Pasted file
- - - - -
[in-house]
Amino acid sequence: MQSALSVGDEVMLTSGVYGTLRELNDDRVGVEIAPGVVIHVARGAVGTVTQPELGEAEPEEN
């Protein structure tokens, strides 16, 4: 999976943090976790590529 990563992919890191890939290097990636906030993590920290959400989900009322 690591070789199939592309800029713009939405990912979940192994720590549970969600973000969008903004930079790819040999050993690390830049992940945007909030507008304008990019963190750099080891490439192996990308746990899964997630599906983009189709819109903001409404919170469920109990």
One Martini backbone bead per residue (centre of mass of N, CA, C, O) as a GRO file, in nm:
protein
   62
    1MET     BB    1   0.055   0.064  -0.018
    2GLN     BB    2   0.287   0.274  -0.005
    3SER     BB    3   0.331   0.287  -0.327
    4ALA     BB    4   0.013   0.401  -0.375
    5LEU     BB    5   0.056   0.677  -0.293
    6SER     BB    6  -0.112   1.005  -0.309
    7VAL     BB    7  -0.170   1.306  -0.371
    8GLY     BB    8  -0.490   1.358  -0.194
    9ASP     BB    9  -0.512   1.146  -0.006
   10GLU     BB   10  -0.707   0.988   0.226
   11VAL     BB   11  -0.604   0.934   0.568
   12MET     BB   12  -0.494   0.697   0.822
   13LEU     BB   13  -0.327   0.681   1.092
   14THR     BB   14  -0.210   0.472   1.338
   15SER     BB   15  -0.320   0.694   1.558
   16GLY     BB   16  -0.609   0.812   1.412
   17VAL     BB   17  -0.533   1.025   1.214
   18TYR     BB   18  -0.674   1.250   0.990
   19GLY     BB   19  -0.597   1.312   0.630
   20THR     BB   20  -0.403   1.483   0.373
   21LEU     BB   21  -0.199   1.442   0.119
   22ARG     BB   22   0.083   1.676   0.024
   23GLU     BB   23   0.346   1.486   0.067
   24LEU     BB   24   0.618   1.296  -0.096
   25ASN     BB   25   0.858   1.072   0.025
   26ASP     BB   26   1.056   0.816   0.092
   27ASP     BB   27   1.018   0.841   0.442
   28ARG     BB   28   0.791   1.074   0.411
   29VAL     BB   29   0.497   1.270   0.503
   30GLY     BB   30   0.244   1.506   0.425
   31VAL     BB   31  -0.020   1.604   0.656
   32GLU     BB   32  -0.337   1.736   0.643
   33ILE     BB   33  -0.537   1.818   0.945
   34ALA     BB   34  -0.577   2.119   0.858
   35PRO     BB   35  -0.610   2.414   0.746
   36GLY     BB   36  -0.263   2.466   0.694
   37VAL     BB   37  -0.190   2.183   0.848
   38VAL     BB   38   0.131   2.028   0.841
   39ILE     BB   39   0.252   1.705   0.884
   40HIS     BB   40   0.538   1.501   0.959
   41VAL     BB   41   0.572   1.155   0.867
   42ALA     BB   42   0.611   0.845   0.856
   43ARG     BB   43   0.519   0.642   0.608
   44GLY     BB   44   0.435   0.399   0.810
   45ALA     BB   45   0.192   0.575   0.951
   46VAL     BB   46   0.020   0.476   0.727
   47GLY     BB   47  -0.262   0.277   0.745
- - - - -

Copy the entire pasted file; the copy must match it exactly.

[in-house]
Amino acid sequence: MQSALSVGDEVMLTSGVYGTLRELNDDRVGVEIAPGVVIHVARGAVGTVTQPELGEAEPEEN
């Protein structure tokens, strides 16, 4: 999976943090976790590529 990563992919890191890939290097990636906030993590920290959400989900009322 690591070789199939592309800029713009939405990912979940192994720590549970969600973000969008903004930079790819040999050993690390830049992940945007909030507008304008990019963190750099080891490439192996990308746990899964997630599906983009189709819109903001409404919170469920109990």
One Martini backbone bead per residue (centre of mass of N, CA, C, O) as a GRO file, in nm:
protein
   62
    1MET     BB    1   0.055   0.064  -0.018
    2GLN     BB    2   0.287   0.274  -0.005
    3SER     BB    3   0.331   0.287  -0.327
    4ALA     BB    4   0.013   0.401  -0.375
    5LEU     BB    5   0.056   0.677  -0.293
    6SER     BB    6  -0.112   1.005  -0.309
    7VAL     BB    7  -0.170   1.306  -0.371
    8GLY     BB    8  -0.490   1.358  -0.194
    9ASP     BB    9  -0.512   1.146  -0.006
   10GLU     BB   10  -0.707   0.988   0.226
   11VAL     BB   11  -0.604   0.934   0.568
   12MET     BB   12  -0.494   0.697   0.822
   13LEU     BB   13  -0.327   0.681   1.092
   14THR     BB   14  -0.210   0.472   1.338
   15SER     BB   15  -0.320   0.694   1.558
   16GLY     BB   16  -0.609   0.812   1.412
   17VAL     BB   17  -0.533   1.025   1.214
   18TYR     BB   18  -0.674   1.250   0.990
   19GLY     BB   19  -0.597   1.312   0.630
   20THR     BB   20  -0.403   1.483   0.373
   21LEU     BB   21  -0.199   1.442   0.119
   22ARG     BB   22   0.083   1.676   0.024
   23GLU     BB   23   0.346   1.486   0.067
   24LEU     BB   24   0.618   1.296  -0.096
   25ASN     BB   25   0.858   1.072   0.025
   26ASP     BB   26   1.056   0.816   0.092
   27ASP     BB   27   1.018   0.841   0.442
   28ARG     BB   28   0.791   1.074   0.411
   29VAL     BB   29   0.497   1.270   0.503
   30GLY     BB   30   0.244   1.506   0.425
   31VAL     BB   31  -0.020   1.604   0.656
   32GLU     BB   32  -0.337   1.736   0.643
   33ILE     BB   33  -0.537   1.818   0.945
   34ALA     BB   34  -0.577   2.119   0.858
   35PRO     BB   35  -0.610   2.414   0.746
   36GLY     BB   36  -0.263   2.466   0.694
   37VAL     BB   37  -0.190   2.183   0.848
   38VAL     BB   38   0.131   2.028   0.841
   39ILE     BB   39   0.252   1.705   0.884
   40HIS     BB   40   0.538   1.501   0.959
   41VAL     BB   41   0.572   1.155   0.867
   42ALA     BB   42   0.611   0.845   0.856
   43ARG     BB   43   0.519   0.642   0.608
   44GLY     BB   44   0.435   0.399   0.810
   45ALA     BB   45   0.192   0.575   0.951
   46VAL     BB   46   0.020   0.476   0.727
   47GLY     BB   47  -0.262   0.277   0.745